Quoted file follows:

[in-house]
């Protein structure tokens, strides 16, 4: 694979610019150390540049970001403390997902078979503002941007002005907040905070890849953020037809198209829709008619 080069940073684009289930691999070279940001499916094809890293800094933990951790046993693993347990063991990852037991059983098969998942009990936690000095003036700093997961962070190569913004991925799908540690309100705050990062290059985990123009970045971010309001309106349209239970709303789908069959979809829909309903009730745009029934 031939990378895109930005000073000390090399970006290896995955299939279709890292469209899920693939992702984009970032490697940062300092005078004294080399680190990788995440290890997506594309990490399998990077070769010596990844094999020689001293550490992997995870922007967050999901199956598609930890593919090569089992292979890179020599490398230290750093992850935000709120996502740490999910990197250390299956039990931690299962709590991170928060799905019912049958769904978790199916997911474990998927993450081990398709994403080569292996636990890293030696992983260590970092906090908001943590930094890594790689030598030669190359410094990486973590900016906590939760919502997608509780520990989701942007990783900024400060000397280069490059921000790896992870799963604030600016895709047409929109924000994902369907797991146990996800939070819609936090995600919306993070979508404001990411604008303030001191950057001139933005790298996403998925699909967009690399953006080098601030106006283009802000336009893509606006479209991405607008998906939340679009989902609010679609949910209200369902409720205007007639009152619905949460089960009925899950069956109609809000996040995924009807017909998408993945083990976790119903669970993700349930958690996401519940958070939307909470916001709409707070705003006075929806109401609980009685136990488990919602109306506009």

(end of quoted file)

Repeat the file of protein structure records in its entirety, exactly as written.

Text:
[in-house]
């Protein structure tokens, strides 16, 4: 694979610019150390540049970001403390997902078979503002941007002005907040905070890849953020037809198209829709008619 080069940073684009289930691999070279940001499916094809890293800094933990951790046993693993347990063991990852037991059983098969998942009990936690000095003036700093997961962070190569913004991925799908540690309100705050990062290059985990123009970045971010309001309106349209239970709303789908069959979809829909309903009730745009029934 031939990378895109930005000073000390090399970006290896995955299939279709890292469209899920693939992702984009970032490697940062300092005078004294080399680190990788995440290890997506594309990490399998990077070769010596990844094999020689001293550490992997995870922007967050999901199956598609930890593919090569089992292979890179020599490398230290750093992850935000709120996502740490999910990197250390299956039990931690299962709590991170928060799905019912049958769904978790199916997911474990998927993450081990398709994403080569292996636990890293030696992983260590970092906090908001943590930094890594790689030598030669190359410094990486973590900016906590939760919502997608509780520990989701942007990783900024400060000397280069490059921000790896992870799963604030600016895709047409929109924000994902369907797991146990996800939070819609936090995600919306993070979508404001990411604008303030001191950057001139933005790298996403998925699909967009690399953006080098601030106006283009802000336009893509606006479209991405607008998906939340679009989902609010679609949910209200369902409720205007007639009152619905949460089960009925899950069956109609809000996040995924009807017909998408993945083990976790119903669970993700349930958690996401519940958070939307909470916001709409707070705003006075929806109401609980009685136990488990919602109306506009």